Wednesday, January 16, 2008

Day 06 "In the Trenches" (quick hit)

Quick hit today: Wednesday full-court-press schedule.

Today is meeting 3 of the undergrad survey ("Music as Cultural History: The Modern Period"). Today will be the impact of Romantic progressivism on orchestral form and harmonic language: we've discussed the Wagner Tristan Prelude (1857) and the programmatic reasons for its drifting chromaticism, but then we've backed up and talked the roots of that--Wagner to the contrary, his style was not sui generis.

So we listen to the "Wolf's Glen" scene in Weber's Freischutz (1827/30) and most of the kids who've heard "Ride of the Valkyries" sit straight up because they realize they can hear the influence of Weber and that Wagner was not self-created. They usually also make the connection to film music, and so we use that to invert the history and talk about how, when European-born orchestral composers and conductors fled Germany in the '20s and '30s, and came to Hollywood, the conventions of 19th-century programmatic music were an obvious language for the invention of film music. This helps make the point that musical style evolutions came from a specific set of resources and in response to a specific set of circumstances.

Also introducing the first stage of the research project today. This is a "Topic Idea"--the very first kernel of a focus for the semester-long project. We review the students' ideas at each of the project's six stages (because, if there are problems, we want to catch and detour around those problems early in the process, rather than late), and the very first review is of the "Idea." The commonest problems that we encounter are ideas that are too broad, vague, or unspecific; that do not actually lead to a thesis, but simply propose to survey some chunk of history (e.g., "I will trace the history of the clarinet"); that are unprovable or completely subjective ("I will prove that Beethoven was the greatest composer ever"); or that have been chosen by the students because they believe the topic will be a slam-dunk ("I will prove that, in the Rite of Spring, Stravinsky used rhythmic combinations that had never been used before"). We have to steer them away from any or all of these problems.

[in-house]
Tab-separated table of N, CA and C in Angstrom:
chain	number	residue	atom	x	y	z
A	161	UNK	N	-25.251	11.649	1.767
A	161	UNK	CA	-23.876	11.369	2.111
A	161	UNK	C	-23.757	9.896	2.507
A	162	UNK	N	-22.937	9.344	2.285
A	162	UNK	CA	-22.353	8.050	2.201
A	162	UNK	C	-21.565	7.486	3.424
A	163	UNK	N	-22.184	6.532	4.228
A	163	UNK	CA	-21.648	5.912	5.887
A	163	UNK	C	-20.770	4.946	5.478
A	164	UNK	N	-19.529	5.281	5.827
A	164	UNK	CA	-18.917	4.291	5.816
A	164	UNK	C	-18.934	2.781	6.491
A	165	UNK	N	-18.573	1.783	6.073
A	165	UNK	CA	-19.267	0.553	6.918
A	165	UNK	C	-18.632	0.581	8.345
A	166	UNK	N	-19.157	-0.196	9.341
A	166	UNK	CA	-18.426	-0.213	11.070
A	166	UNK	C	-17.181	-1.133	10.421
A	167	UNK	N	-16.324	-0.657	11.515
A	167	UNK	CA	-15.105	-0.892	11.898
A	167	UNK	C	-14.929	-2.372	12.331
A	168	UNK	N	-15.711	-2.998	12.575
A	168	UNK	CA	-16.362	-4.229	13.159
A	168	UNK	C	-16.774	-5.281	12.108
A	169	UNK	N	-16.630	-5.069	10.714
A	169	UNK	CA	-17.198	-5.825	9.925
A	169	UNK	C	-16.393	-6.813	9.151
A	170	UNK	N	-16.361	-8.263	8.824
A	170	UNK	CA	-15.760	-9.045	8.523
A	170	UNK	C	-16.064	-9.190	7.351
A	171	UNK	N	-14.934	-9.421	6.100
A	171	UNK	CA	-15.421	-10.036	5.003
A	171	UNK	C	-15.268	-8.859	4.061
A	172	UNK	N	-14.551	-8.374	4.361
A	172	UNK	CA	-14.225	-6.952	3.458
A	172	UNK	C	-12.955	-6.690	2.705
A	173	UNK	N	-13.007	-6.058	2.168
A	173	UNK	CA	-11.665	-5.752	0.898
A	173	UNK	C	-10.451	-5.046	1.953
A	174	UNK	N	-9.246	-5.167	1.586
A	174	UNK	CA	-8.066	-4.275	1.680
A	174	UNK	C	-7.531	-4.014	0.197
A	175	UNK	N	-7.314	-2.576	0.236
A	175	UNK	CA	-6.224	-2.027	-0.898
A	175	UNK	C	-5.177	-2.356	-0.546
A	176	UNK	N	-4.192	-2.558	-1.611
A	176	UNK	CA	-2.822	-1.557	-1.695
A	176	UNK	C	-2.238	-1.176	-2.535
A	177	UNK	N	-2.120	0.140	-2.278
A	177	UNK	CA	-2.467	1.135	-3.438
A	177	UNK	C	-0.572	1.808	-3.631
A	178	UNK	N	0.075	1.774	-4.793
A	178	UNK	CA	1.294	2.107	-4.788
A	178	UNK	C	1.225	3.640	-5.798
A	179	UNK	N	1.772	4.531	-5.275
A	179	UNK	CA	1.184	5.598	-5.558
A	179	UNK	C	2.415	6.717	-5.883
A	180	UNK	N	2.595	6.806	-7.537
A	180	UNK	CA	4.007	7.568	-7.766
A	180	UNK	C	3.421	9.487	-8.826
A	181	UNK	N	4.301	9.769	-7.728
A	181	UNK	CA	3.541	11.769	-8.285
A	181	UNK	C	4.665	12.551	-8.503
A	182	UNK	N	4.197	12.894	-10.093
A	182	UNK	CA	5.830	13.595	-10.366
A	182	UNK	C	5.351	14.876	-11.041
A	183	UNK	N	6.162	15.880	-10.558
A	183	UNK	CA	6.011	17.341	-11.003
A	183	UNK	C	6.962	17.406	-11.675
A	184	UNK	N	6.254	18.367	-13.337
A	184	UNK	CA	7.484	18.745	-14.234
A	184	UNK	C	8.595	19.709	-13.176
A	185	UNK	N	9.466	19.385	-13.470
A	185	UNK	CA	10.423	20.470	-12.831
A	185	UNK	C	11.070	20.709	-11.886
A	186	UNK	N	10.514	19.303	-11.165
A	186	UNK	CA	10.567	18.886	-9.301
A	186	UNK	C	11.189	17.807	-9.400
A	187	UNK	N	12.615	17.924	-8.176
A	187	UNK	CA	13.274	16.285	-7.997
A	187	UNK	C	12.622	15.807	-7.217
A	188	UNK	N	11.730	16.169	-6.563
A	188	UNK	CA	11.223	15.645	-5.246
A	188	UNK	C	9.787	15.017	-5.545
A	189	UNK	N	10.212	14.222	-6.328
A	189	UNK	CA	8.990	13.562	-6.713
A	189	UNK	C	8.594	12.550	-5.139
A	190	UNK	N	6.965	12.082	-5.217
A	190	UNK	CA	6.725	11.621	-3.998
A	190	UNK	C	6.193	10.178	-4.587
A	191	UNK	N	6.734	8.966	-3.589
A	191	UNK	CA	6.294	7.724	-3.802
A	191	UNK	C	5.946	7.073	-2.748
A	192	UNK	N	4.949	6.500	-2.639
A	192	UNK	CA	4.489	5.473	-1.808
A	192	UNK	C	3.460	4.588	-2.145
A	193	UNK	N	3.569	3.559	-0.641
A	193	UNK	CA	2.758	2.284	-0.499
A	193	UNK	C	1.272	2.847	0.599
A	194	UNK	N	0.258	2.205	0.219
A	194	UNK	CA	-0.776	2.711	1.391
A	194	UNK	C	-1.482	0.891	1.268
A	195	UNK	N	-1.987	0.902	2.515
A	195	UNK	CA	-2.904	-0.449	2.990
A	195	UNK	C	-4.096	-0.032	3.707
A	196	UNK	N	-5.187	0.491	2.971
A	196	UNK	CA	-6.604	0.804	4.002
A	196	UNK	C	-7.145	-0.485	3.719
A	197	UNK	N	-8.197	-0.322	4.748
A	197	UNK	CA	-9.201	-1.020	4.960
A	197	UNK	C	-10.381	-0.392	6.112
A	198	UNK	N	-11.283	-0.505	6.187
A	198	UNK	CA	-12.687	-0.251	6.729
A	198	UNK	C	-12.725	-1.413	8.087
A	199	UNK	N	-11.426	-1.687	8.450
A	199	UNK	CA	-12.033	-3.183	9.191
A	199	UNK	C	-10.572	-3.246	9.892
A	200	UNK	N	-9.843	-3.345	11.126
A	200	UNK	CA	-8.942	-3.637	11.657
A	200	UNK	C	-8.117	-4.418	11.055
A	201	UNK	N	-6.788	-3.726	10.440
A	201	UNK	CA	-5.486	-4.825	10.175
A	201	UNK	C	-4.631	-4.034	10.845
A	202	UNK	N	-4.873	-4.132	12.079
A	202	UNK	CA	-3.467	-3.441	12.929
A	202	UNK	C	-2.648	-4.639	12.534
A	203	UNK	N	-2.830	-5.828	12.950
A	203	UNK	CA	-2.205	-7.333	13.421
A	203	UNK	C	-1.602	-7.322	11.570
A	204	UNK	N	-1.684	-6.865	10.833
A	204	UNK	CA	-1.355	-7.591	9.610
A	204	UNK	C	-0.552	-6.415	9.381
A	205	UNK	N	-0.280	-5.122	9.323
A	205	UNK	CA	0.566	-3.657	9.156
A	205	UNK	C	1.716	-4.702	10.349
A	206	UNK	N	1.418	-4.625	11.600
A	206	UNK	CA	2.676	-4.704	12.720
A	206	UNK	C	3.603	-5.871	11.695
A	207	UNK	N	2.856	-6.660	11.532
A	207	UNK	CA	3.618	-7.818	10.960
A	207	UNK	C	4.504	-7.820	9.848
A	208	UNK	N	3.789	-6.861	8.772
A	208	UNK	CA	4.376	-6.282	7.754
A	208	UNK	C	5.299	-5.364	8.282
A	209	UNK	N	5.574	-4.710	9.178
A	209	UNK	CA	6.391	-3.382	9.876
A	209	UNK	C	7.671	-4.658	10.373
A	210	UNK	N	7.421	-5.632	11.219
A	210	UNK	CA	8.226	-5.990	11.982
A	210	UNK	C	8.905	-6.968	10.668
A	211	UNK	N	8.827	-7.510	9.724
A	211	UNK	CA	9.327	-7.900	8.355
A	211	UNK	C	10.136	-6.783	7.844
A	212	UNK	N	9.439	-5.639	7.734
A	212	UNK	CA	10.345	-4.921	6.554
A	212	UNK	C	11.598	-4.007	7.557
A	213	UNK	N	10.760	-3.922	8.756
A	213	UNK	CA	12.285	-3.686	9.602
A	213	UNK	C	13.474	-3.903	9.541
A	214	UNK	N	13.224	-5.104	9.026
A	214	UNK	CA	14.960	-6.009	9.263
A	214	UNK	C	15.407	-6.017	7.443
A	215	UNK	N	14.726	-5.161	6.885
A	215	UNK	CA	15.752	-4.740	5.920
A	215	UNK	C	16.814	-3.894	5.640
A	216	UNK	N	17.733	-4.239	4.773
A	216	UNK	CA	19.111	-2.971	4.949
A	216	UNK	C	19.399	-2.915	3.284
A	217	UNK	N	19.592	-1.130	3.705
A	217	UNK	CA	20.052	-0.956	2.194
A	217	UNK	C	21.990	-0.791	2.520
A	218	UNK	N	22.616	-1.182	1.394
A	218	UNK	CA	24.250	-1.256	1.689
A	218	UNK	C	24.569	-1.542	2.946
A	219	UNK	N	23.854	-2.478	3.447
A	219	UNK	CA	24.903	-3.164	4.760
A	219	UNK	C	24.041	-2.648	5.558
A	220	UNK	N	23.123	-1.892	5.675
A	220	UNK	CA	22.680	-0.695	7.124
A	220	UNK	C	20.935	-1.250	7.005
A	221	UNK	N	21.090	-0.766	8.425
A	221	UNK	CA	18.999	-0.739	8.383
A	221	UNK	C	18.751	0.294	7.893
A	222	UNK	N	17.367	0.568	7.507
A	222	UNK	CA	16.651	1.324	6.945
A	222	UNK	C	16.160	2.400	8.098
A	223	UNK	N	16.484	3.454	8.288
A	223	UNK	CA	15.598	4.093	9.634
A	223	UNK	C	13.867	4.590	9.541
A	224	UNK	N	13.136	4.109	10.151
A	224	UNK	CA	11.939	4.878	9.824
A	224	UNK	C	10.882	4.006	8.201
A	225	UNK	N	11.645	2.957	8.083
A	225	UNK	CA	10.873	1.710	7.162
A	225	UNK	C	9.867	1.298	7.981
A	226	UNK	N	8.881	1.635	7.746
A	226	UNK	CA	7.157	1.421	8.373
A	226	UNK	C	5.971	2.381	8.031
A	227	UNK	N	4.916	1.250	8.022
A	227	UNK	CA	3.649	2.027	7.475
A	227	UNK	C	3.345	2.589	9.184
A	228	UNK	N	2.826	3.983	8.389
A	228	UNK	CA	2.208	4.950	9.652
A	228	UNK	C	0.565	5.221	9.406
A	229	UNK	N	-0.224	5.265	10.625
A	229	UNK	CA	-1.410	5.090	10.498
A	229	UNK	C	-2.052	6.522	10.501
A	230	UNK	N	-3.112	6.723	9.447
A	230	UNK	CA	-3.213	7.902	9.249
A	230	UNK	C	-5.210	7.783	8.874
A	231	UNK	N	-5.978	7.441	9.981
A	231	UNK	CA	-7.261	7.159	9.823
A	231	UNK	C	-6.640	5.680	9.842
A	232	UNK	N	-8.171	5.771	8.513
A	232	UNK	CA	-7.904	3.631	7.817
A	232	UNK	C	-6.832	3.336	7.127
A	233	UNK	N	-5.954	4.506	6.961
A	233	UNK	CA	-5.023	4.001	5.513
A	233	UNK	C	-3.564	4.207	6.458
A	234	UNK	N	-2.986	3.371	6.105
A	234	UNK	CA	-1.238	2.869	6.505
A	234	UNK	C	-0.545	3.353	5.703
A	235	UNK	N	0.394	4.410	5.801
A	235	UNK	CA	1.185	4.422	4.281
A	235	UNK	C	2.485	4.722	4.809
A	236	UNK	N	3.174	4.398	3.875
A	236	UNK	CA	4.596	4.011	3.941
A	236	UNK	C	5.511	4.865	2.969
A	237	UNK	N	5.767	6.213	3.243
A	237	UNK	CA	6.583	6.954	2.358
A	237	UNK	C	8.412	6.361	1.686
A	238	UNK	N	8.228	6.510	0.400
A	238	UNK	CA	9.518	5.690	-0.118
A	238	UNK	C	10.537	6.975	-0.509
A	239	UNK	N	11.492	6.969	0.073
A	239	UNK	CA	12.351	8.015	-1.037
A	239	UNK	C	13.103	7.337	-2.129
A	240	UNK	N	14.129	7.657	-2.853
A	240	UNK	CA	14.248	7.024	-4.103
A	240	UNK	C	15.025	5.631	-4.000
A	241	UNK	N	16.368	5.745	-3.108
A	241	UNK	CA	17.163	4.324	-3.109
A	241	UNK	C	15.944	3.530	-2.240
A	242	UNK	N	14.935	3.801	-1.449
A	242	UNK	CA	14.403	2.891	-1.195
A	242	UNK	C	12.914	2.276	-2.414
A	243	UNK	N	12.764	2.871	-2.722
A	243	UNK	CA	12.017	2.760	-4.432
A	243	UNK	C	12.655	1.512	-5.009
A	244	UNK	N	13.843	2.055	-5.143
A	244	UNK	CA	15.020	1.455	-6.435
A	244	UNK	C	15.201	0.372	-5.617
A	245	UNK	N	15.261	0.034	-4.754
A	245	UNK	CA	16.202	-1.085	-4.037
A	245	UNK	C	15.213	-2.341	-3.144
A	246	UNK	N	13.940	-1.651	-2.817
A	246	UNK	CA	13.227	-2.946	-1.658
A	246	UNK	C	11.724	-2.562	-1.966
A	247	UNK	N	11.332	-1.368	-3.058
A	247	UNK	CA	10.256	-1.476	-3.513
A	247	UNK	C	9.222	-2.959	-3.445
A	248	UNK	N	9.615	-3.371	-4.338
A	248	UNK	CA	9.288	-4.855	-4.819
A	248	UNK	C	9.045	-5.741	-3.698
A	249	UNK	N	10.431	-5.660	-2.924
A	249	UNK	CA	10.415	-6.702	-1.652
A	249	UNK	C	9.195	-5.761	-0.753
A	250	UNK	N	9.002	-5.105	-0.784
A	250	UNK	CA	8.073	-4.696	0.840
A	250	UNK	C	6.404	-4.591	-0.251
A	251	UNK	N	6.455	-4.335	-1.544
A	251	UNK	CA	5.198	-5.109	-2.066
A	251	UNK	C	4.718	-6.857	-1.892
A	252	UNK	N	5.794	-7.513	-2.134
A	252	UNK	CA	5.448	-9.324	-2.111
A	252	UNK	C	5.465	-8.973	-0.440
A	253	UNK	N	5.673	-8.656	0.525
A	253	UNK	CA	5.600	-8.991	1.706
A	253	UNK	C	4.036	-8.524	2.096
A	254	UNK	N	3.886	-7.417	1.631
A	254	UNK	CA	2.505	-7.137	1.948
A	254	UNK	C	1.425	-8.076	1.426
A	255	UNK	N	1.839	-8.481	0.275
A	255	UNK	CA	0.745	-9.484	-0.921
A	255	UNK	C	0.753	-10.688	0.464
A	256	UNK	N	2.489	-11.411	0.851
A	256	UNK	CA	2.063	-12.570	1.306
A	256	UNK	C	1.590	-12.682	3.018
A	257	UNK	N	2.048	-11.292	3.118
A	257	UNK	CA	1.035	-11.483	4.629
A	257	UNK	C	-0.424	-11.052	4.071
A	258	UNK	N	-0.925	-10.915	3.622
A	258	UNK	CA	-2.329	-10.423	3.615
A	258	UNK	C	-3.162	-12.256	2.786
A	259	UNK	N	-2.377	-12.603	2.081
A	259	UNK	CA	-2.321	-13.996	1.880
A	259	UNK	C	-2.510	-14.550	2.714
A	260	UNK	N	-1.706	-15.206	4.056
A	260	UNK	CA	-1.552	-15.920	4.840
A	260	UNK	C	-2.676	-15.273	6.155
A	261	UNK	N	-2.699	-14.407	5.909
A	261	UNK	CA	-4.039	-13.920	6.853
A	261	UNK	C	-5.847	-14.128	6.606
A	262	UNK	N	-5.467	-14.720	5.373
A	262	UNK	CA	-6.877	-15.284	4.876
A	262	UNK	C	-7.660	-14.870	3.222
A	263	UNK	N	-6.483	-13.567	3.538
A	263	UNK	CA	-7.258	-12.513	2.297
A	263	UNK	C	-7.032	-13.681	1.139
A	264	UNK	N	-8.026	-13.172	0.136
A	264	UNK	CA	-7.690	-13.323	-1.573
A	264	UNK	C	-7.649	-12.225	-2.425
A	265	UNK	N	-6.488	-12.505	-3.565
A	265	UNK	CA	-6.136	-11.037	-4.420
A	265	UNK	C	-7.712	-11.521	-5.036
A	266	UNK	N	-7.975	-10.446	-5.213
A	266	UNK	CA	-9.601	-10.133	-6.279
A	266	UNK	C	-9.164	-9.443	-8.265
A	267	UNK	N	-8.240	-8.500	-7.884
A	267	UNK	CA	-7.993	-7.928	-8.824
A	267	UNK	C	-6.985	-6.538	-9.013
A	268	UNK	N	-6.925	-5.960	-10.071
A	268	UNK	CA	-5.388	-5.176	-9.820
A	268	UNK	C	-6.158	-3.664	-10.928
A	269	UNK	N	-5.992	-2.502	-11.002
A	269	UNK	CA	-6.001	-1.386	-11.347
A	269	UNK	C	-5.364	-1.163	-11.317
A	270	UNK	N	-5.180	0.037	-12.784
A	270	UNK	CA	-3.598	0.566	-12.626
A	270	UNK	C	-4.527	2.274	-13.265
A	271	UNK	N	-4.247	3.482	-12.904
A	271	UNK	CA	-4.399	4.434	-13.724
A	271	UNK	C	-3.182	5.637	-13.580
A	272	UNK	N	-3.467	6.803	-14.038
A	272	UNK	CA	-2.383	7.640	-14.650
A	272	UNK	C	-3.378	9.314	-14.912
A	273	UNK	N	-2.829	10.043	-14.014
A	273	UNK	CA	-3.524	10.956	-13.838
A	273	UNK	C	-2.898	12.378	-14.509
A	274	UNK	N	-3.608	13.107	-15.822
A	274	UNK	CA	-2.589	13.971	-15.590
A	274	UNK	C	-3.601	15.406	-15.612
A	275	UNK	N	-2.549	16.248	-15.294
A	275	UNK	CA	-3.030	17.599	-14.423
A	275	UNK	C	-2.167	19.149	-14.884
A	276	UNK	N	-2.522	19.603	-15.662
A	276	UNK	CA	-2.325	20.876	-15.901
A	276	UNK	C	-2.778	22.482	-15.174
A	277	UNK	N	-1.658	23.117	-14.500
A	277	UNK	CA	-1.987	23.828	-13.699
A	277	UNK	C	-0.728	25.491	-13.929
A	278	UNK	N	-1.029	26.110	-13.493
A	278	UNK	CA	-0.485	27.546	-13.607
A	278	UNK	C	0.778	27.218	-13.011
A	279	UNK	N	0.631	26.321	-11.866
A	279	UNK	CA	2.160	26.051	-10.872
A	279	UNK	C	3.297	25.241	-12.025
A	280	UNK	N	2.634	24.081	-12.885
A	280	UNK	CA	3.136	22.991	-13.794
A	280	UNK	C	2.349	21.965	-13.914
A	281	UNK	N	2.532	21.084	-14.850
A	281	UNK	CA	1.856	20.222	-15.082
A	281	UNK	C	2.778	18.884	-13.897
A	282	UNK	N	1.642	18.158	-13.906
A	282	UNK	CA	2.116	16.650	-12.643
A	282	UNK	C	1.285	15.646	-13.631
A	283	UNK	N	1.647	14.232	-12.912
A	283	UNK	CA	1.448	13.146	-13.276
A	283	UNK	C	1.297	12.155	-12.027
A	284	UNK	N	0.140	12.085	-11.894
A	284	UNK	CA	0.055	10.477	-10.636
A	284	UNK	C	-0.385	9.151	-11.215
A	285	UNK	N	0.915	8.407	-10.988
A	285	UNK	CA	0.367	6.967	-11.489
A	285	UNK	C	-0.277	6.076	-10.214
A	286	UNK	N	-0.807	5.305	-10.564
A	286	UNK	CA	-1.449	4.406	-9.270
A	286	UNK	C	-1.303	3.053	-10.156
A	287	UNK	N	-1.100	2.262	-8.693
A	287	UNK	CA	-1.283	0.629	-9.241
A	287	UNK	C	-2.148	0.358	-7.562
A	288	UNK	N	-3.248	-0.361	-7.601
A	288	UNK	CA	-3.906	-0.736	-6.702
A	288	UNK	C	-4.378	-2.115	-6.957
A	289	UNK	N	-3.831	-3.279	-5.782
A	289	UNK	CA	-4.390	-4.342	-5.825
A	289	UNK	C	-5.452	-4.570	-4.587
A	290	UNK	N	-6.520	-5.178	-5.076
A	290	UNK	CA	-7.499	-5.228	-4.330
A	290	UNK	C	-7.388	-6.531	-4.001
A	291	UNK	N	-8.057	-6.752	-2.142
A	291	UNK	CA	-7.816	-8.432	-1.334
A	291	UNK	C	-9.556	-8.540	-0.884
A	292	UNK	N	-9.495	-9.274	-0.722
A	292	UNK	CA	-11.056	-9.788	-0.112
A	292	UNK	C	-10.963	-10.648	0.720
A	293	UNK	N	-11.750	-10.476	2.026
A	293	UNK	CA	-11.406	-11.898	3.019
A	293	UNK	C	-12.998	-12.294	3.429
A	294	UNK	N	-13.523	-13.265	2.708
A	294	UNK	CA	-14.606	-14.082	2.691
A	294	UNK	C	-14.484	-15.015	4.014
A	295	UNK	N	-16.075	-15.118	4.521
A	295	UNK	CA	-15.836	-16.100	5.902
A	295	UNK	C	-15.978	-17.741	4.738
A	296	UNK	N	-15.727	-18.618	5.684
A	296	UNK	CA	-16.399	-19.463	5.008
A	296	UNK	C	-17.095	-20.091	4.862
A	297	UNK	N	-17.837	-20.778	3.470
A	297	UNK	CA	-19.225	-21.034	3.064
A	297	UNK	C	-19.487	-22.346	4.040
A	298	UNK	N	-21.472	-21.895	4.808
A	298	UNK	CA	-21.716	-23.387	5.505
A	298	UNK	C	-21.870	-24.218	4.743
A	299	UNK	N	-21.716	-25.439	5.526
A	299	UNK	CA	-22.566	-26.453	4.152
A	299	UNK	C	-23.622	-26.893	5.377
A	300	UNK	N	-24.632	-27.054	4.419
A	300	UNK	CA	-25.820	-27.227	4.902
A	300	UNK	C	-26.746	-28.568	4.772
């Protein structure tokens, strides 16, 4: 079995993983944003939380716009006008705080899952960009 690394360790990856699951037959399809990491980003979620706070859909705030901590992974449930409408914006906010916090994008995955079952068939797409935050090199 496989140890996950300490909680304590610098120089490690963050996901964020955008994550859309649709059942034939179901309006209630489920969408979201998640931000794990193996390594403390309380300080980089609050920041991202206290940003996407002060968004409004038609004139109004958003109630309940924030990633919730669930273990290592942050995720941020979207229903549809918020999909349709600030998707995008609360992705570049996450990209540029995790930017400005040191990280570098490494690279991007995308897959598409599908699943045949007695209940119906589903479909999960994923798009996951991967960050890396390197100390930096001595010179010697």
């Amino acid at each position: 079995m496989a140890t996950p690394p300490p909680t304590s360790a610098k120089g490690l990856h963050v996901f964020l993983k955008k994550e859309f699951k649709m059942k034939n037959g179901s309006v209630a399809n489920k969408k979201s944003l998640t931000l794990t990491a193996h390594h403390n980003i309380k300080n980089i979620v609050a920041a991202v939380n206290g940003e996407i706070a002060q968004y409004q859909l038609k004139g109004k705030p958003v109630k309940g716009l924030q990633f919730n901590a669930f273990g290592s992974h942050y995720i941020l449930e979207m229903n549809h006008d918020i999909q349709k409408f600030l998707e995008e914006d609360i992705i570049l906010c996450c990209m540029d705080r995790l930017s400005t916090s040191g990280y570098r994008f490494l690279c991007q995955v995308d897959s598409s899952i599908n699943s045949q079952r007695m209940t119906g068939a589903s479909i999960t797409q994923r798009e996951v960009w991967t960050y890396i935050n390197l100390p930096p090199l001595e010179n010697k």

Historically we've done that by collecting printouts of each stage, and having TA's and professor-of-record write comments. Then we moved to having the stages submitted online through webct, and faculty/staff would comment online.

This year, with the wiki, I'm trying something new, derived from my reading of some great education bloggers: peer review. That is, each stage of the research process will still be reviewed by faculty/staff, but this time there will be an intervening step: each stage of a student's process, submitted on the wiki, will be critiqued by another student, also on the wiki, and each student's grade will be a sum of her/his own submission and of her/his critique of an assigned peers. This will be both efficient (I hope), because some of the most egregious errors will be caught by the peer reviewers, hence necessitating lighter reading and less commenting by staff--but also (I hope) pedagogically productive, because students will have the opportunity to think critically about someone else's ideas, and in turn reflect upon their own. An experiment! Hope it works.

Gotta go.

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